Visual Marketing

11 Things Donald Trump Stole From the Gary Vaynerchuk Playbook

By May 24, 2016 No Comments
11 Things Donald Trump Stole From the Gary Vaynerchuk Playbook

Image via BigStock

Donald Trump’s machinations are routinely described as “shocking” and “revolutionary” by political observers. They claim he has “reinvented modern politics.” And maybe he has.

But when you remove Trump’s (and to a certain degree, Bernie’s) actions from the context of campaigns and elections, they are neither shocking nor revolutionary. Certainly not to us business and marketing types, who have seen Gary Vaynerchuk use very similar tactics as career propellants. 

You may be able to come up with more (leave them in the comments) but here are 11 similarities between The Donald and The Gary. Did Trump go to school on Vaynerchuk’s style? Or vice versa? Or just a lot of coincidences?

Regardless, these 11 parallels are striking:

They Speak With You Instead of At You

I’ve come into contact with a lot of people over the years who have interacted with Gary Vaynerchuk at some point. They all same the same thing: “I know Gary Vaynerchuk.” They never say, “I’ve met Gary Vaynerchuk.”

This is because Gary (and Donald Trump) share a superpower in their ability to make people feel like they are having a private conversation with them, even in a crowded room. This is the gift of intimacy through attention, and it’s a rare one. (Chris Brogan has it too.)

They all are incredibly present and in-the-moment when interacting with others and it creates a visceral, lasting impact.

They Use Simple Language

Authenticity isn’t a vocabulary contest.

Gary and The Donald are incredibly bright individuals, but they intentionally use unadorned language at all times. They make their points without flourish and doing so enables them to reach a larger audience and connect on a “real world” level. In a sense, they knock themselves off their own pedestals through simplified linguistics.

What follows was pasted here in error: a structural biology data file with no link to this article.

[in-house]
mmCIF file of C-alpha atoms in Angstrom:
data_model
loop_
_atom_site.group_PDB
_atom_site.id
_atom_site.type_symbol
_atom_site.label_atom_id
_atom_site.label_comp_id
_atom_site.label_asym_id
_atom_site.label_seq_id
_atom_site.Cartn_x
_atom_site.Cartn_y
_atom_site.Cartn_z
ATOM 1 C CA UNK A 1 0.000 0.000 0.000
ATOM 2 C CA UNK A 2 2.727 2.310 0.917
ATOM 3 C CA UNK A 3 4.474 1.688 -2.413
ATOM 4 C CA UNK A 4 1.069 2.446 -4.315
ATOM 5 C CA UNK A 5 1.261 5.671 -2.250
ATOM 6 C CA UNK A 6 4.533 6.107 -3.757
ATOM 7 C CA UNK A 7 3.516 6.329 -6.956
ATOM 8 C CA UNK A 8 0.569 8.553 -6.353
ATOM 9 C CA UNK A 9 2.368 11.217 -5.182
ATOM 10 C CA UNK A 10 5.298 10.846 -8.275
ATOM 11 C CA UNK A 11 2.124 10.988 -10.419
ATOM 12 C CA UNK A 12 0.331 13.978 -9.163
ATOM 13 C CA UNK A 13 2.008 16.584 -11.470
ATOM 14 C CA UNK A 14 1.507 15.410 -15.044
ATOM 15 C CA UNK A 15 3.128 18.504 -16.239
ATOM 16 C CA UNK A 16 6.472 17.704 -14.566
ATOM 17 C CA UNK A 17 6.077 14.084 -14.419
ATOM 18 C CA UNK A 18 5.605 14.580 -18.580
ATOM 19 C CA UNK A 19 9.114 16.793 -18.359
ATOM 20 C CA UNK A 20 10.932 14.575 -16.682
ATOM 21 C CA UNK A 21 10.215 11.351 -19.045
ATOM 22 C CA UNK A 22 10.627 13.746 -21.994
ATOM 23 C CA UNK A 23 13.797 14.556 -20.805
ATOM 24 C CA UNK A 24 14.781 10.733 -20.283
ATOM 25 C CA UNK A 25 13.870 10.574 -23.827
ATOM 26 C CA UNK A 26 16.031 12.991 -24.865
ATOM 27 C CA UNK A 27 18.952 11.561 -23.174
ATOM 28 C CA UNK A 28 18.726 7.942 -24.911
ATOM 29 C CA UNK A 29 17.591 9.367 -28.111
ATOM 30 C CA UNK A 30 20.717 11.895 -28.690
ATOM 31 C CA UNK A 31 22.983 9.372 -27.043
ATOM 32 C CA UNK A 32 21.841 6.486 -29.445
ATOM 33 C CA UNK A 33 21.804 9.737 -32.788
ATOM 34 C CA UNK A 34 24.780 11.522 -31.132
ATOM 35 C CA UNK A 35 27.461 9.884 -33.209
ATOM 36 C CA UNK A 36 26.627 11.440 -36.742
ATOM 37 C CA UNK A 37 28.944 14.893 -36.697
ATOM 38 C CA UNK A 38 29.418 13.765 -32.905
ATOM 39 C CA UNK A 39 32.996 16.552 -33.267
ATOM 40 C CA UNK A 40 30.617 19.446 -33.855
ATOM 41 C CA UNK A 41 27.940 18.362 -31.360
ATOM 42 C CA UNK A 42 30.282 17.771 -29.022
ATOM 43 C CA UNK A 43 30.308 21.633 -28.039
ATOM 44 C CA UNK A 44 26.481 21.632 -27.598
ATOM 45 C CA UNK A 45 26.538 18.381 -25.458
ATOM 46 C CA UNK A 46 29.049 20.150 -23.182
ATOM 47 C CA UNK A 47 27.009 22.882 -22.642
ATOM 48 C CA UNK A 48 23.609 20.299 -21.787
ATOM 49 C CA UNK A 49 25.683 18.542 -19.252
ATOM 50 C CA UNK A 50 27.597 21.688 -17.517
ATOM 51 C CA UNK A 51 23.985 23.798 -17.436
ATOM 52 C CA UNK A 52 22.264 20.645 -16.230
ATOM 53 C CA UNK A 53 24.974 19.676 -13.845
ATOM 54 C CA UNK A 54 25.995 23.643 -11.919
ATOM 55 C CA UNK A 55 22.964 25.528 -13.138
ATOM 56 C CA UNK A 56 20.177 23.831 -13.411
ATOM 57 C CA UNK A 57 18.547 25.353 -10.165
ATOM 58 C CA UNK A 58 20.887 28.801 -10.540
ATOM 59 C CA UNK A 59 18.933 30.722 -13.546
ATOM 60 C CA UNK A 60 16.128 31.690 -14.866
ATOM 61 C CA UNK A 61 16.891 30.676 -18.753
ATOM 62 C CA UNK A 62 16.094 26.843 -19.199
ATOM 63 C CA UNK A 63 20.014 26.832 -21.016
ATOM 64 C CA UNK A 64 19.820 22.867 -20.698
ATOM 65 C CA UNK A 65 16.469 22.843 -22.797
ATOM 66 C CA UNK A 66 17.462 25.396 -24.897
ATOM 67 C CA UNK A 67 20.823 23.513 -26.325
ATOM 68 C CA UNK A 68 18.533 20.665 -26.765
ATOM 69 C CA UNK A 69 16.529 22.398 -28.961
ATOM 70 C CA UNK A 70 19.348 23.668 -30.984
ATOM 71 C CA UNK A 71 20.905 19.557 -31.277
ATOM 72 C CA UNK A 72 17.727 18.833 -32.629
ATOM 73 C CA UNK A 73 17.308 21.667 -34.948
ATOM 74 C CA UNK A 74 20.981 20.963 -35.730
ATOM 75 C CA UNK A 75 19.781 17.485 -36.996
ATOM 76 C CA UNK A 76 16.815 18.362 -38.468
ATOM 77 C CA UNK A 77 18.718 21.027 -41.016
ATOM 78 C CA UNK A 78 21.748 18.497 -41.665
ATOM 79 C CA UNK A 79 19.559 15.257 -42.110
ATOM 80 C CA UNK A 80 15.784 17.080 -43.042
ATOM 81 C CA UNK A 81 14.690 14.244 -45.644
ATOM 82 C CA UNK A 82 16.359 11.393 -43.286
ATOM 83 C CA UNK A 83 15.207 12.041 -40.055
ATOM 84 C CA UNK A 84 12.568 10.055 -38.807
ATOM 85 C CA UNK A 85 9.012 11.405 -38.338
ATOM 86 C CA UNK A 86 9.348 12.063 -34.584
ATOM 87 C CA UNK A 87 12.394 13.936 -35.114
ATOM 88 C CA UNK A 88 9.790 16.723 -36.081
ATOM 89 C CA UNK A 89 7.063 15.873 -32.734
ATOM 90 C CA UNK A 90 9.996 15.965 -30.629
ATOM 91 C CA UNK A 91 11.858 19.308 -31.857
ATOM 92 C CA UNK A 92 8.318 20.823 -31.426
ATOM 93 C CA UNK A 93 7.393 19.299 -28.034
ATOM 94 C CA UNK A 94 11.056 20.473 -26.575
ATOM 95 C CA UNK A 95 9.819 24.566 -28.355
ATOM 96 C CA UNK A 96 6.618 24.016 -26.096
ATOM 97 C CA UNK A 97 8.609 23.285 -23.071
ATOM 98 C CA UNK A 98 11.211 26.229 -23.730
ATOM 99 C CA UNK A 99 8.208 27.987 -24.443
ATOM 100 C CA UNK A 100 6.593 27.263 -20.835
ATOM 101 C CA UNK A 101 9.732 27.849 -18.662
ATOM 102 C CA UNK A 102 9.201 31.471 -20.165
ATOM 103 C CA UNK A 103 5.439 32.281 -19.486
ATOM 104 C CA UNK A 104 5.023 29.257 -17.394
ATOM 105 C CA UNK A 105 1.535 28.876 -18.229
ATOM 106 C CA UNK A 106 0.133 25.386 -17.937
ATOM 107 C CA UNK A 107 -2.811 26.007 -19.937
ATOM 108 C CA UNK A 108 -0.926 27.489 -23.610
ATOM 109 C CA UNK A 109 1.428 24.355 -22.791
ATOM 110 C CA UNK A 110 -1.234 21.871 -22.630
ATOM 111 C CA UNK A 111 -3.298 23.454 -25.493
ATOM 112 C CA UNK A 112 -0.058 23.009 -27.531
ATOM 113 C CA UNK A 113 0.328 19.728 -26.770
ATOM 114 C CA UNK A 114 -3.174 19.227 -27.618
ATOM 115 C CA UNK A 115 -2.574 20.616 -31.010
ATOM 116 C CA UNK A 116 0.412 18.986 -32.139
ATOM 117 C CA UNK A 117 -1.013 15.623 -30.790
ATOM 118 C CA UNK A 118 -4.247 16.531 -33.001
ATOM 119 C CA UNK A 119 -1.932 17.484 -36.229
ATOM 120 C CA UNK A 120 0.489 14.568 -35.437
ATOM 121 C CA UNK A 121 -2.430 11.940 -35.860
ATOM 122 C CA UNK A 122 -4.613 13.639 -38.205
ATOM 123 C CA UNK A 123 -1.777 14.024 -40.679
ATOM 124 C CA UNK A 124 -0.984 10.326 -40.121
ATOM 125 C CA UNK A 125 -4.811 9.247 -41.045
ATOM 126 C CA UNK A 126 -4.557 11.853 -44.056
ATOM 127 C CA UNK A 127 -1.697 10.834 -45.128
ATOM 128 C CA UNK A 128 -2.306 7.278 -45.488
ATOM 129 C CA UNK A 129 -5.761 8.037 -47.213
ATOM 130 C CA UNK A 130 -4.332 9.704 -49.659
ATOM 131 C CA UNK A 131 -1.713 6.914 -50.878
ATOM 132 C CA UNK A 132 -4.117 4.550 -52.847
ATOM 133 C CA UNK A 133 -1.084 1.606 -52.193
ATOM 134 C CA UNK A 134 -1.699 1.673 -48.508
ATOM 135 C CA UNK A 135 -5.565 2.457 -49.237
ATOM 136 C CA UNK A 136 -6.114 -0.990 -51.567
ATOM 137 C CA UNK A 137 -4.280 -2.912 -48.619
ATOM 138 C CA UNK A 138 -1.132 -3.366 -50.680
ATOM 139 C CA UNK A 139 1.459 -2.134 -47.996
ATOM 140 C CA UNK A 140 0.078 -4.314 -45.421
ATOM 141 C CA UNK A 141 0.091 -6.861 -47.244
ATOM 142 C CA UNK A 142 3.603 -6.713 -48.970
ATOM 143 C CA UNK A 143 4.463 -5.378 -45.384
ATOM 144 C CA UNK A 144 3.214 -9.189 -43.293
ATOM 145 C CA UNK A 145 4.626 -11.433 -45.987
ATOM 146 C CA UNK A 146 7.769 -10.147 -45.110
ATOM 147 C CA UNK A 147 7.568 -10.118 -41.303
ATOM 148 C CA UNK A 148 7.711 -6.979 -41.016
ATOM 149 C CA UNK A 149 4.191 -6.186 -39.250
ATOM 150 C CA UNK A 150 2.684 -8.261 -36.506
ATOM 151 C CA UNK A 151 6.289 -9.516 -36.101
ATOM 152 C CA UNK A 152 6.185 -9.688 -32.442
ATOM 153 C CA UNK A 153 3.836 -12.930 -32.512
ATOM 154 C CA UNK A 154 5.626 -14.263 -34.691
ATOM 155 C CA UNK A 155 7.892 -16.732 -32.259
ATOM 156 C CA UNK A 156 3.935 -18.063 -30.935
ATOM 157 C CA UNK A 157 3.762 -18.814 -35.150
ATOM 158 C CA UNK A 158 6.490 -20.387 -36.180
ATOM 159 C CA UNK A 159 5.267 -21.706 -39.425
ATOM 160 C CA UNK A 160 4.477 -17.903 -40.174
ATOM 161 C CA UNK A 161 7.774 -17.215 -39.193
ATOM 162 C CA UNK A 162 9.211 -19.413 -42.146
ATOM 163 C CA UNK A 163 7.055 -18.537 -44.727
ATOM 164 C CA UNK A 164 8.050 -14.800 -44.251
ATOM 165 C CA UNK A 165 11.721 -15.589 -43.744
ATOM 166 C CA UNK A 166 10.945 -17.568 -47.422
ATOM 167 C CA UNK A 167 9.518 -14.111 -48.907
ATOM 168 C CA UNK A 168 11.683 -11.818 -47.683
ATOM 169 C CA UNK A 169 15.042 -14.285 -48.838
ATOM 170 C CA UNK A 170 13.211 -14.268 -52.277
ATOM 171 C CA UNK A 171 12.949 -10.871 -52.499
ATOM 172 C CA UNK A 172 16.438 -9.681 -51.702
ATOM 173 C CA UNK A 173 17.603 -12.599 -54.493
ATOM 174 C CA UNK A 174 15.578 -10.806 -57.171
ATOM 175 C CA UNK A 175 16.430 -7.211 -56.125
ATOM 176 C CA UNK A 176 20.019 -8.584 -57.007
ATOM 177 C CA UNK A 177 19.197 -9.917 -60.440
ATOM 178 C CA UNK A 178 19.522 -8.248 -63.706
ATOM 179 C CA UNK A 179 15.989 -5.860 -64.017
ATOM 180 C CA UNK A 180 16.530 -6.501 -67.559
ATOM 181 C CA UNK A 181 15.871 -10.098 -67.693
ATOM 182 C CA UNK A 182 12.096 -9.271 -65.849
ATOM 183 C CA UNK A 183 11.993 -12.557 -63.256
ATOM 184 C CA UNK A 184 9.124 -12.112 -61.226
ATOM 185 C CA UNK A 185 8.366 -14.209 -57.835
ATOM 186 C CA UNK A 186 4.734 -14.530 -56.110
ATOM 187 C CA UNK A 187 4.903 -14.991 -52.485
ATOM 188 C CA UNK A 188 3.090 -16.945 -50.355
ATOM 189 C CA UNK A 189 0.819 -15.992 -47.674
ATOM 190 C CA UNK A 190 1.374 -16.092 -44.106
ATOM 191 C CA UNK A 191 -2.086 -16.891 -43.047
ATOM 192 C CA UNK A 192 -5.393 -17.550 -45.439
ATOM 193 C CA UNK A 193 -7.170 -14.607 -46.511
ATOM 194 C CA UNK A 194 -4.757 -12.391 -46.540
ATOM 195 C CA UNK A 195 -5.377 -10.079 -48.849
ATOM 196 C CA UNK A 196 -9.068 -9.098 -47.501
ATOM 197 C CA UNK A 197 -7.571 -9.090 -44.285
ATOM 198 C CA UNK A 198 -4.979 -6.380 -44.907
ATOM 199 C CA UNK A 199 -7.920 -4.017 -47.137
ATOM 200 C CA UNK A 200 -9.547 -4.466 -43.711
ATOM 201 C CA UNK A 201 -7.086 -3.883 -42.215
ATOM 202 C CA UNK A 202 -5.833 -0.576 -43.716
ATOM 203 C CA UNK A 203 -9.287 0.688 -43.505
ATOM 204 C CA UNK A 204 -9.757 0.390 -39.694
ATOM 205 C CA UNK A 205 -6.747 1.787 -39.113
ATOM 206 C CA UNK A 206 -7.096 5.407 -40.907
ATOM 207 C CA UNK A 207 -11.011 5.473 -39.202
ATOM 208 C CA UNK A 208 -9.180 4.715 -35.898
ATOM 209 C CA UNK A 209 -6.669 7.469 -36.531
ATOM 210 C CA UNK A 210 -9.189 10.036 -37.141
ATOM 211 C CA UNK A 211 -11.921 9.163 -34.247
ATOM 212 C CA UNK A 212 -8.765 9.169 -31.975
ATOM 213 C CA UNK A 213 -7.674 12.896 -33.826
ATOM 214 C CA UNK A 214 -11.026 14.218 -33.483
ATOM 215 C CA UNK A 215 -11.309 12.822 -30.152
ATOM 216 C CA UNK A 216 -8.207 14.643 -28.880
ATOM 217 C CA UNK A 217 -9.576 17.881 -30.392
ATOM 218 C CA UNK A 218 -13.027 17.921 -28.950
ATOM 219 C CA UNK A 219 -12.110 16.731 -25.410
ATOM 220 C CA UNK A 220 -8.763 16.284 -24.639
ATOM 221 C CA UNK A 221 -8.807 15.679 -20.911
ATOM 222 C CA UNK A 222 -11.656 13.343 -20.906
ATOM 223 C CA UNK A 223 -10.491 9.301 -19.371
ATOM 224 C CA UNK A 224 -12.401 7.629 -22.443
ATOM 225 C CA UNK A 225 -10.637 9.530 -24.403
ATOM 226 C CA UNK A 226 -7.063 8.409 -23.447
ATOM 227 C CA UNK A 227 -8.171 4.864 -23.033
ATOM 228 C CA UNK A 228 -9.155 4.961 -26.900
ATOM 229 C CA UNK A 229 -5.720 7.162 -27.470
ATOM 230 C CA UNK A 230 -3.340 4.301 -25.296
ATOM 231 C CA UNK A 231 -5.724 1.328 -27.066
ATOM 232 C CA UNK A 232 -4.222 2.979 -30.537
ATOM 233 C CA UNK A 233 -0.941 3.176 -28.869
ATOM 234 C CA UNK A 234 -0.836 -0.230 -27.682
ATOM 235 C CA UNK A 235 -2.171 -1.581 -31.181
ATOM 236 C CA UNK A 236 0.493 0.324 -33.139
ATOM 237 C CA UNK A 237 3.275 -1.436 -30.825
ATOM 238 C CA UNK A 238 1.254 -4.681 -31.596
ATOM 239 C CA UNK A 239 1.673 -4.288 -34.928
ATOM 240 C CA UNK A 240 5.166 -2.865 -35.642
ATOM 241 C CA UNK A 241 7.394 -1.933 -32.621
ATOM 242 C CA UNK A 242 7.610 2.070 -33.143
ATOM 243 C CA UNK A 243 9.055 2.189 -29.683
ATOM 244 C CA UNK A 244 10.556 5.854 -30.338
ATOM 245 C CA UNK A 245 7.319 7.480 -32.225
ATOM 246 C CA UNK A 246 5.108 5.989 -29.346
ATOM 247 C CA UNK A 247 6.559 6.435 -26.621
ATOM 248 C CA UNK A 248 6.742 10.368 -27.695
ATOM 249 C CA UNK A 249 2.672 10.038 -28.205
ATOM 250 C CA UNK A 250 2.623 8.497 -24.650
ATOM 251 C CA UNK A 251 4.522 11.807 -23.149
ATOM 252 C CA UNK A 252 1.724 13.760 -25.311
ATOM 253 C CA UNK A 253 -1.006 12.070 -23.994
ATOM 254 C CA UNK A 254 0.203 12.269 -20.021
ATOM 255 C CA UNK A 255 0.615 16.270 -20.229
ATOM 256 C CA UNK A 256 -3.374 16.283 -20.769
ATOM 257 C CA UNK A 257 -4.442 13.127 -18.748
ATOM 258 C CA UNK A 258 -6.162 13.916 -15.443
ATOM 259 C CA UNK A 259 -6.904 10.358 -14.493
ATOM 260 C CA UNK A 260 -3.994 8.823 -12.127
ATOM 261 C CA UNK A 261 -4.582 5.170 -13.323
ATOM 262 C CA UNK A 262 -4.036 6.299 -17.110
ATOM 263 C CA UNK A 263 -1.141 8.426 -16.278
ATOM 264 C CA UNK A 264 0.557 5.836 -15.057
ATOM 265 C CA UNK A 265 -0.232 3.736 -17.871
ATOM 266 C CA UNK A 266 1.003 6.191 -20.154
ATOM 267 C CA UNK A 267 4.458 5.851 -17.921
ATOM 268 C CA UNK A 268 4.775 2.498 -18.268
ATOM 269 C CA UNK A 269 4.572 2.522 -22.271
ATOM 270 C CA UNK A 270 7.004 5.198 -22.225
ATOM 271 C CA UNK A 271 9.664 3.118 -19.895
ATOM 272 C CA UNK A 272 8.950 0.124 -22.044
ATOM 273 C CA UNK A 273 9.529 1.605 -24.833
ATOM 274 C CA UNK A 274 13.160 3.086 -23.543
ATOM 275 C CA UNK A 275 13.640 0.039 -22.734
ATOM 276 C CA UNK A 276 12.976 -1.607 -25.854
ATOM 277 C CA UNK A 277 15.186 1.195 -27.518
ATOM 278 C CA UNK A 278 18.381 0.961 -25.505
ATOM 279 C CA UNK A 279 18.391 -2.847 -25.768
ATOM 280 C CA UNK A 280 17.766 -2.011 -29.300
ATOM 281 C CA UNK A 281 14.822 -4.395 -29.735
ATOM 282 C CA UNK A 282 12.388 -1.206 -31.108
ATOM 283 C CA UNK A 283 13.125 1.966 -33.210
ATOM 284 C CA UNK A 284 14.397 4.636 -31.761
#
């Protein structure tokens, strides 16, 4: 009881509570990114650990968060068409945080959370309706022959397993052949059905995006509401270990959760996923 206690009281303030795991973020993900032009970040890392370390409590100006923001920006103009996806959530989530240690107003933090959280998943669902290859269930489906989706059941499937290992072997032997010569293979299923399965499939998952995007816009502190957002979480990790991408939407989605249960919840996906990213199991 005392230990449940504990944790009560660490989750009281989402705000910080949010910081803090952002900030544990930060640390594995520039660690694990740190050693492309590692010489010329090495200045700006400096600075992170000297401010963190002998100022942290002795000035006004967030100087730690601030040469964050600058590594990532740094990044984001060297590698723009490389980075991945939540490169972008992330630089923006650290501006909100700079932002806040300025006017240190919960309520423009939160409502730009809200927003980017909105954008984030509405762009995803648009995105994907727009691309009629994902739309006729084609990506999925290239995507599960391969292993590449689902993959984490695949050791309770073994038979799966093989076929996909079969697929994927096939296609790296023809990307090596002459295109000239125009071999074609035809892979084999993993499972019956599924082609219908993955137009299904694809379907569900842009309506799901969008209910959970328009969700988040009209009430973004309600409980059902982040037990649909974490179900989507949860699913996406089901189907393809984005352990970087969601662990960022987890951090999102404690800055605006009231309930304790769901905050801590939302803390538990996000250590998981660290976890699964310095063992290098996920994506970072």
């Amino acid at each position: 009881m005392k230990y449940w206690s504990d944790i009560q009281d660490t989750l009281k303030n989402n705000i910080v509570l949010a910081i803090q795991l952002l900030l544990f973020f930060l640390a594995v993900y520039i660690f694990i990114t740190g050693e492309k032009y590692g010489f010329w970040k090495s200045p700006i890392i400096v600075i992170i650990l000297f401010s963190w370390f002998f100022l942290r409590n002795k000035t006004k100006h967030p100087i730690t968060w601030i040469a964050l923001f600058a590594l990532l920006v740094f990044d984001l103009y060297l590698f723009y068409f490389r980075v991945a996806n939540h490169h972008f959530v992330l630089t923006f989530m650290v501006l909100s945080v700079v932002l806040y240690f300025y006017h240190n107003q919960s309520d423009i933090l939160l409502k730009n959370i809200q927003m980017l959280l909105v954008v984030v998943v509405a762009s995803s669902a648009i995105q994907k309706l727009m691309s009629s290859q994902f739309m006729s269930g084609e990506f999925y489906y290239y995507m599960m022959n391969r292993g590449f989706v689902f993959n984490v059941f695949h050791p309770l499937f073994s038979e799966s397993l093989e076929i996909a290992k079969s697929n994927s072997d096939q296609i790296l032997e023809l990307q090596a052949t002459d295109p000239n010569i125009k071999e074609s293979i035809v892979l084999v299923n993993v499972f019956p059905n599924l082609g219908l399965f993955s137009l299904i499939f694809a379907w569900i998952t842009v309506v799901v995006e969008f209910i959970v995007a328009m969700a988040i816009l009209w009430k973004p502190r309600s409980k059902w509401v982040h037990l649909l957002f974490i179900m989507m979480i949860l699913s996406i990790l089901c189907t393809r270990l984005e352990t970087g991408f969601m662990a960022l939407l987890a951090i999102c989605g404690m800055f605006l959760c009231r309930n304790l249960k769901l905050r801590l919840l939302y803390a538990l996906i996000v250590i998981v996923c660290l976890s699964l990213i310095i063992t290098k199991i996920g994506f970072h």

Last week, I read two articles about candidates’ perspectives on America’s debt. Trump said something like, “The debt is out of control. I’ll renegotiate it!” Straightforward and authoritative. Hillary Clinton, when told about Trump’s statement said something like, “We cannot modify our longstanding commitments to debt holders. The full faith and credit of the United States is not a bargaining tool.” A huge difference. One talks like you talk. The other talks like a politician.

(For more on this particular point, I recommend reading Josh Bernoff’s extraordinary blog, Without Bullshit, and his forthcoming book.)

They Are Profane

On a related note, both Trump and Vaynerchuk consistently use profanity in unexpected settings (politics, and on stage at events). Doing so further humanizes each man, adds to their auras of authenticity, and supports the maverick positioning each has adopted.

They Hate Sacred Cows

I have watched Gary Vaynerchuk lay waste to full auditoriums of successful businesspeople whose belief in their own preconceptions about marketing had never been challenged. In minutes, he shows them that they do not know what they think they know, but then proceeds to recruit them to embrace his way of thinking.

Trump, of course, does the exact same thing. Not only is he unafraid to speak out about policies or protocols that have become status quo, you could argue he has built an entire movement (for good or ill, depending upon your perspective) by taking on formerly sacred cows.

They Use Twitter Masterfully

Donald Trump is to Twitter what Steph Curry is to the 3-point line: simply the best ever. Before Trump, no candidate, politician, celebrity, or athlete has been able to create and/or shift the cycle of online and traditional news day after day with their own tweets.

Gary has largely moved his attention to Snapchat and Youtube these days, but there’s no question that he first burst onto the scene partially as a result of his masterful use of the Twitter platform. He is also a Twitter investor.

Vaynerchuk is a master of engagement, spending hour and hour replying to tweets from fans. He recently critiqued Trump’s broadcast-only style on Twitter in a FORTUNE article. “His social is 100% wrong in a lot of ways. The problem is, it’s working,” said Gary.

Video Made Them Famous